Finally, I doubt there is anyone unaware of the fact that Springsteen is from New Jersey, where he resides and is probably registered to vote. Has he suddenly turned political, explicitly political, as never before in his career? This is the main argument used to explain the noise "American Skin" has generated by many commentators, including many of those that stand on Springsteen's side and know his music very well. This same argument, though reversed, has been used against Springsteen by those who accused him from time to time either of being a populist or of not being politically engaged.

This is the artist who wrote "Factory," "The River," "Atlantic City," "My Hometown," "Murder Inc.," "Souls of the Departed," "Streets of Philadelphia," "Youngstown," "Balboa Park," "The Line" among others, the artist who covered the songs of Woody Guthrie and thanked militant singer Pete Seeger for having kept Woody's flame alive for forty years, who performed at concerts against nuclear energy after Three Mile Island, toured the world for Amnesty International to celebrate the 40th anniversary of the Declaration of Human Rights, joined other musicians and Reverend Jesse Jackson to sing against Proposition 209 in California, and so forth. Those songs and those performances are precise and clear political acts. His music, and this tour in particular, are about the ideas of creating a community of people, about inclusion, and about the notion of work as something necessary to live a decent life, a right any individual has. Take a look at the set lists of this tour: no "Glory Days," no "I'm On Fire," no "Pink Cadillac" (unfortunately). These choices, for an artist, have a political value. Denying this fact is like denying that the earth turns around the sun.

Twice during this tour, both times last April, Springsteen dedicated "Dead Man Walking," a song about a man on death row he wrote for Tim Robbins' movie, to two organizations that work against the death penalty, an issue that is supported by 70% of the American people. But nobody accused him of being anti-death penalty. Finally, and more important, in "The Ghost of Tom Joad," the title song for his 1995 acoustic record, Springsteen borrows some lines from John Steinbeck's novel The Grapes Of Wrath: "Mom, wherever there's a cop beating a guy/Wherever a hungry newborn baby cries/Where there's a fight 'gainst the blood and hatred in the air/Look for me Mom I'll be there......" This same song has been performed in almost all "The Ghost of Tom Joad Tour" concert s in 1996 and 1997, and in 115 out of 130 concerts of the reunion tour--though not in the second show in Atlanta and the first three shows in New York, which should tell you something. Nobody said anything against it or Springsteen, no journalist, no police officer.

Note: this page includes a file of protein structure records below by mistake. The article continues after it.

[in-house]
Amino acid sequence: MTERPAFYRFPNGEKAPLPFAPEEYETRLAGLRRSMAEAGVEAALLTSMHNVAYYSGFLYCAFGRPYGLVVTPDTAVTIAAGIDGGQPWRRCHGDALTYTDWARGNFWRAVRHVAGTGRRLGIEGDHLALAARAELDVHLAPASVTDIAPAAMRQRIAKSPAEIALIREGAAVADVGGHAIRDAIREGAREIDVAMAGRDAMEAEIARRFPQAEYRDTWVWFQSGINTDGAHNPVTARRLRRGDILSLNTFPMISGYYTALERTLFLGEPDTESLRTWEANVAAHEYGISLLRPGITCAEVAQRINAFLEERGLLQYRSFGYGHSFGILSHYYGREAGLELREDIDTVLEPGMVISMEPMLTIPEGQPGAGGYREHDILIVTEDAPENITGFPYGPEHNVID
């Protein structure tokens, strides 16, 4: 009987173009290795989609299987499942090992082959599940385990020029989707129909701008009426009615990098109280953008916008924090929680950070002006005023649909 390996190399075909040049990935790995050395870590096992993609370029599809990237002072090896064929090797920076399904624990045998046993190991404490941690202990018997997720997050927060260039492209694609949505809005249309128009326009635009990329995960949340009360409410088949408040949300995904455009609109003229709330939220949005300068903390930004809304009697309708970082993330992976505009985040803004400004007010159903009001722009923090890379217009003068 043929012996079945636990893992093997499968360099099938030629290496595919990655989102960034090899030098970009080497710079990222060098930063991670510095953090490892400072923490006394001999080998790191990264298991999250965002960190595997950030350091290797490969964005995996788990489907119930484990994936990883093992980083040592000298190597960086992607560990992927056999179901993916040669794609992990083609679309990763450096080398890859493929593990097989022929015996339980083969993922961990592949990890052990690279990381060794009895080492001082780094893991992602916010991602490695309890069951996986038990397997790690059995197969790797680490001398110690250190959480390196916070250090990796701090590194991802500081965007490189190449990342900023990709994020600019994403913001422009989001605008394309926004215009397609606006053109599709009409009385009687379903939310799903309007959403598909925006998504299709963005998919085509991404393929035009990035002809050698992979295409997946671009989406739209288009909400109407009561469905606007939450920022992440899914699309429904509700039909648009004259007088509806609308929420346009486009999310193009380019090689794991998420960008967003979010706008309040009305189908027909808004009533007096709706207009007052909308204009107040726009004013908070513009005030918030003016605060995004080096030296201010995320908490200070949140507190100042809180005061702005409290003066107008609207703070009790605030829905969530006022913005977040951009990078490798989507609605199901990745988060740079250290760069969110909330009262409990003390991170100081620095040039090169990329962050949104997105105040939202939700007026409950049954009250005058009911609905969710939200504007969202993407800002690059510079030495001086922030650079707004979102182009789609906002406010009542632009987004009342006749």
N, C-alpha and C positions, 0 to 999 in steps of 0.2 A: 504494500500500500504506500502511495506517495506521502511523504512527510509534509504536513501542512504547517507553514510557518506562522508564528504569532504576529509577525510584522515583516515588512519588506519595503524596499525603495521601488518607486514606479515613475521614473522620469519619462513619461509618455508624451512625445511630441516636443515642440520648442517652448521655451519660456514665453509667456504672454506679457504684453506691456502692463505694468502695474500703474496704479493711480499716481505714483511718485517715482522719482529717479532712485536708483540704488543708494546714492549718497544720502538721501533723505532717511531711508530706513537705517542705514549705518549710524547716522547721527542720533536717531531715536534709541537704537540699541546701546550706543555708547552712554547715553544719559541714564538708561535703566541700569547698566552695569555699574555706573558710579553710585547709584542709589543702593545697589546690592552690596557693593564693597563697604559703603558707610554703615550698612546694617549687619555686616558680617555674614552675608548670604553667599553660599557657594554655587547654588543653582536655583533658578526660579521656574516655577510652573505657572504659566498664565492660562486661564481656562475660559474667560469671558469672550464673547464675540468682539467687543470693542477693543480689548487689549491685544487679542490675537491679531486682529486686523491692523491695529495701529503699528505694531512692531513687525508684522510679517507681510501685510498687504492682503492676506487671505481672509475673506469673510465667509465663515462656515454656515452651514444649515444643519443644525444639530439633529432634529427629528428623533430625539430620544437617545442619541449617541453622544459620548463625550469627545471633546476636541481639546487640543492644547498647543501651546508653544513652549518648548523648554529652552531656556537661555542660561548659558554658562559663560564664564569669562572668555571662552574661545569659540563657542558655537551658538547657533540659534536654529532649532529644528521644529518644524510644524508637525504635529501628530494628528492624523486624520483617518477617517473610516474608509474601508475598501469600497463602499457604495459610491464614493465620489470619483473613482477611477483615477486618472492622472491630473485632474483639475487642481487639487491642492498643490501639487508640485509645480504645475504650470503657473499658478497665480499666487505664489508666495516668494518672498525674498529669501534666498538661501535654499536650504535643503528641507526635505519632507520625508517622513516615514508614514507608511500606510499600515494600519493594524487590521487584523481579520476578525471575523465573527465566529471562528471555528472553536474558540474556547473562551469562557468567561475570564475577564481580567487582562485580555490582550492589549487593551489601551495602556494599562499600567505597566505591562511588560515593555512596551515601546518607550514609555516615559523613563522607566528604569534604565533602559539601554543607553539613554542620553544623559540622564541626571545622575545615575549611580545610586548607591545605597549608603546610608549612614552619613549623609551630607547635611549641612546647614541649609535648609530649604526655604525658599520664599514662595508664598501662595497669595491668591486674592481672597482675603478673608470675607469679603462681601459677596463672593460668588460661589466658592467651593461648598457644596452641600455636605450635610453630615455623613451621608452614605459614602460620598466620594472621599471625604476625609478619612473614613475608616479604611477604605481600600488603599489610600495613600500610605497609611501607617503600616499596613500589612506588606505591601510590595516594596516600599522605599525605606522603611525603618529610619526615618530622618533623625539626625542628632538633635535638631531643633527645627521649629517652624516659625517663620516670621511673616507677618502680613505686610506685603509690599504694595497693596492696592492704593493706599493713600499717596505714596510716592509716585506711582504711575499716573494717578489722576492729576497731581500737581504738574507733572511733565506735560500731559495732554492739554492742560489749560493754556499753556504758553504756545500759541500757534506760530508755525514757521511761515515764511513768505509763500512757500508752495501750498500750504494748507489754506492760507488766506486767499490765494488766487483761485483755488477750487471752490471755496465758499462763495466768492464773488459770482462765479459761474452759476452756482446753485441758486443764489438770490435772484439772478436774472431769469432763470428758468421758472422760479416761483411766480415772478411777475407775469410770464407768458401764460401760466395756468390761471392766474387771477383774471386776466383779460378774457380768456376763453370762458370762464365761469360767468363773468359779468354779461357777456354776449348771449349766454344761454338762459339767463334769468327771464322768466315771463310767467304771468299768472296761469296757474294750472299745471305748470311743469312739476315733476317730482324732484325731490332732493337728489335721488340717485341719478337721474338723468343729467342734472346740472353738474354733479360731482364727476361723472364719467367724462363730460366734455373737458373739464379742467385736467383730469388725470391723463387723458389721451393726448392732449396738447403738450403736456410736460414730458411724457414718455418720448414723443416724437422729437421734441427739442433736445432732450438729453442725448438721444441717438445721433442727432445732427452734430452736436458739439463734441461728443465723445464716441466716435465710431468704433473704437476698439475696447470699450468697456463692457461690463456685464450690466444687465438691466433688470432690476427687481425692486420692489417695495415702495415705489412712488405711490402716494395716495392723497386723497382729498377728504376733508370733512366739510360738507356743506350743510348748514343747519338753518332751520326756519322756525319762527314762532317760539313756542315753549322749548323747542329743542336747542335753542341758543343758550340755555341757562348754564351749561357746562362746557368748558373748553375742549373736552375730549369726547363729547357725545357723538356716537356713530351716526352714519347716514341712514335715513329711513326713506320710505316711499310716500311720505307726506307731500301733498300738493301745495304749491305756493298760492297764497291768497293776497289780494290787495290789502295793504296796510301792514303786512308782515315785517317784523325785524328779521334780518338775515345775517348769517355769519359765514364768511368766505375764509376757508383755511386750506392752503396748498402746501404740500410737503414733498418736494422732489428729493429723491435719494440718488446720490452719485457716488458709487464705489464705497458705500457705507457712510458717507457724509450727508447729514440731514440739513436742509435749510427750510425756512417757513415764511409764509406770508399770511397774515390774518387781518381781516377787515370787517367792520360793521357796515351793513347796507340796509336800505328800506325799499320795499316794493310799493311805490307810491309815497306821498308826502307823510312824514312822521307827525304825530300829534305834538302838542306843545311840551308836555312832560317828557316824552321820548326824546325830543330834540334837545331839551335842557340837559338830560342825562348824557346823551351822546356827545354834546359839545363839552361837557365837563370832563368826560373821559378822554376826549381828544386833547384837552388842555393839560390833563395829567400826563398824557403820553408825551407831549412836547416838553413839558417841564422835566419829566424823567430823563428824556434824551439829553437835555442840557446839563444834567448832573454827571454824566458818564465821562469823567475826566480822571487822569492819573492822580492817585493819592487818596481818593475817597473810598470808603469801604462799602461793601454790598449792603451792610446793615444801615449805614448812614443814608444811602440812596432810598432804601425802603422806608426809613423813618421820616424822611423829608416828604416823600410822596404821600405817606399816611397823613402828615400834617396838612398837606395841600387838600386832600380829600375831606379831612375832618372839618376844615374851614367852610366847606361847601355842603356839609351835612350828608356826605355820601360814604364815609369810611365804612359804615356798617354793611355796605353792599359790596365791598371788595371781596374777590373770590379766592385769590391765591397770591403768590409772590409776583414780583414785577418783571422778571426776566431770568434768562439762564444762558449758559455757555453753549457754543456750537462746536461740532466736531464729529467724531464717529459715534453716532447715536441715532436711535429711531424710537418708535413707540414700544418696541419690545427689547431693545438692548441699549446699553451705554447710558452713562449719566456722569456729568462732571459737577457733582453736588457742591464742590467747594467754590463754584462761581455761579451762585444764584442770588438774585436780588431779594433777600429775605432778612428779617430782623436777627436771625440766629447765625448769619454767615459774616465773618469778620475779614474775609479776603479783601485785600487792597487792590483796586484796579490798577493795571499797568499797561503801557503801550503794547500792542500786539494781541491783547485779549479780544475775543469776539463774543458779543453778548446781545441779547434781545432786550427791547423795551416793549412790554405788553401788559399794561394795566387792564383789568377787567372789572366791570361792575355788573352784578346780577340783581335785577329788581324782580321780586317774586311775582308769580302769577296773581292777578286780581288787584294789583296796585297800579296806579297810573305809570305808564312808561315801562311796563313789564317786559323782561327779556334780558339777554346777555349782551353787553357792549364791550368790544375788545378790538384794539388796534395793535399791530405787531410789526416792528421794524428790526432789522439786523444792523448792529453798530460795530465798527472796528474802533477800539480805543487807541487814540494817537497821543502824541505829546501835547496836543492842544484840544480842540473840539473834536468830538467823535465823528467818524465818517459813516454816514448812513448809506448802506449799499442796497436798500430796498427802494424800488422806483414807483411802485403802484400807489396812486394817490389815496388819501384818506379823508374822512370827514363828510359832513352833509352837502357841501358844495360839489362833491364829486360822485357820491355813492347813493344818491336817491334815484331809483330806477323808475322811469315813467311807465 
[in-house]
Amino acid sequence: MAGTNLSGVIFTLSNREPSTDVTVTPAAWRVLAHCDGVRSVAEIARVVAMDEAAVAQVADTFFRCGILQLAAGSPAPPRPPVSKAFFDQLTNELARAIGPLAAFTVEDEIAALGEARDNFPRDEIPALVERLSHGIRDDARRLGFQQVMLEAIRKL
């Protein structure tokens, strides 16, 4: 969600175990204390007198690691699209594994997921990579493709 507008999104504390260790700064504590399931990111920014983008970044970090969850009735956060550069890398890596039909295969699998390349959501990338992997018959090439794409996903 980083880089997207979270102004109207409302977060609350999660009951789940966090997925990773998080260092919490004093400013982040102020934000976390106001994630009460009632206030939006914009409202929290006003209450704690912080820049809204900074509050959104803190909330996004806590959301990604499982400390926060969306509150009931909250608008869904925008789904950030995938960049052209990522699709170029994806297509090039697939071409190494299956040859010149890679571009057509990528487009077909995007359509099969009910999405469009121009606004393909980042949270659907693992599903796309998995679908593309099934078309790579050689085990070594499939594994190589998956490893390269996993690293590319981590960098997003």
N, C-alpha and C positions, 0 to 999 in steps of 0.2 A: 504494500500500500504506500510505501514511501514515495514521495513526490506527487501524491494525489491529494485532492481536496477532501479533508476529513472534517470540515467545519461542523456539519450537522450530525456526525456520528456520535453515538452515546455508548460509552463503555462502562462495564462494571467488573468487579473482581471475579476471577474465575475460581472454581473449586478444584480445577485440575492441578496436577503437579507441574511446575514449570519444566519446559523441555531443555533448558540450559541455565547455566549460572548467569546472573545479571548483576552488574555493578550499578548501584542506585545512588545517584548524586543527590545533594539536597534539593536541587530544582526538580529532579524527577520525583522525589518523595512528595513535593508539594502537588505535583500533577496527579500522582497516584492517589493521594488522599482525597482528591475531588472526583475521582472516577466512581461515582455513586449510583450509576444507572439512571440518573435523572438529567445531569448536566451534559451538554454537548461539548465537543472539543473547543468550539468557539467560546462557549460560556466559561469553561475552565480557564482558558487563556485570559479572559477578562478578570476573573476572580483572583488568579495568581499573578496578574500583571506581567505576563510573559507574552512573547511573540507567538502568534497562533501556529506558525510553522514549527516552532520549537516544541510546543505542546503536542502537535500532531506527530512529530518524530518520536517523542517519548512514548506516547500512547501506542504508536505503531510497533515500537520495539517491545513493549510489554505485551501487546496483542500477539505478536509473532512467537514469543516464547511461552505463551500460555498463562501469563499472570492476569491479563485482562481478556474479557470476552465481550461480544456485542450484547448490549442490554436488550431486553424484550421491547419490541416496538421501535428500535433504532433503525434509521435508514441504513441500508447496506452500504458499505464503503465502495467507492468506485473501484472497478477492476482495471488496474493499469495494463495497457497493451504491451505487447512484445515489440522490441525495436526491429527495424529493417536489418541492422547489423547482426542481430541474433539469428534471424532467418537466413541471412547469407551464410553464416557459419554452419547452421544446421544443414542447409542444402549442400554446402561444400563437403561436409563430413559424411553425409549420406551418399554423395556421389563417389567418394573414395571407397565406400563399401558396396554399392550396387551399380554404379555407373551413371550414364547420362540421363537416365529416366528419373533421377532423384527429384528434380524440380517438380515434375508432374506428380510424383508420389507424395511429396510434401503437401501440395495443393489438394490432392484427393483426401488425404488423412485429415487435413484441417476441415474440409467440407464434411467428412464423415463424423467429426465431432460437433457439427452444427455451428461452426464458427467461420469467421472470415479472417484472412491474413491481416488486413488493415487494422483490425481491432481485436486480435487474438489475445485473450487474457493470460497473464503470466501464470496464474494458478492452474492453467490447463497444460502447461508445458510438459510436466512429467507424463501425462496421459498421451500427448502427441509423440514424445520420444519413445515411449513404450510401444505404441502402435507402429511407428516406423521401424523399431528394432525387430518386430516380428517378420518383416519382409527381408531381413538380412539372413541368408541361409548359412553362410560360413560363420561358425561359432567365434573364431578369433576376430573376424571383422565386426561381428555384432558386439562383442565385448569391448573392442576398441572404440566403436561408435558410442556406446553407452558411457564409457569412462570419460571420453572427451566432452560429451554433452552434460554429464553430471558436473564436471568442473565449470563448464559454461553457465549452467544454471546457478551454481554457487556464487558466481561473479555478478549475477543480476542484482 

So why all this reaction for just one song? Wasn't Three Mile Island an important political issue? Isn't capital punishment an important political issue, especially now that one of the presidential candidates, George W. Bush, governor of the state that executes more prisoners than any other in the country, refuses to admit that the killing process is even worth a careful examination?

The reason why "American Skin" has become a "scandal" is exactly "American Skin" itself, what a few words tell about us and how these words are spoken to us.

WHAT IS "AMERICAN SKIN" ALL ABOUT, ANYWAY?
This is the version of "American Skin" performed in Atlanta, whose lyrics have been published on the web and in different newspapers:

41 shots
41 shots
41 shots
41 shots
41 shots
41 shots
41 shots
41 shots and we'll take that ride

41 shots
41 shots
41 shots

Lena gets her son ready for school
She says now on these streets Charles
You got to understand the rules
Promise me if an officer stops you'll always be polite
Never ever run away and promise momma you'll keep your hands in sight

Cause is it a gun?
Is it a knife?
Is it a wallet?
This is your life
It ain't no secret
It ain't no secret
The secret my friend
You can get killed just for living in your American skin

41 shots
41 shots
41 shots
Across this bloody river to the other side
41 shots they cut through the night
You're kneeling over his body in the vestibule
Praying for his life

Is it a gun?
Is it a knife?
Is it a wallet?
This is your life
It ain't no secret
It ain't no secret
Ain't no secret my friend
You can get killed just for living in your
American skin

41 shots
41 shots
41 shots

Lena gets her son ready for school
She says now on these streets Charles
You got to understand the rules
Promise me if an officer stops you'll always be polite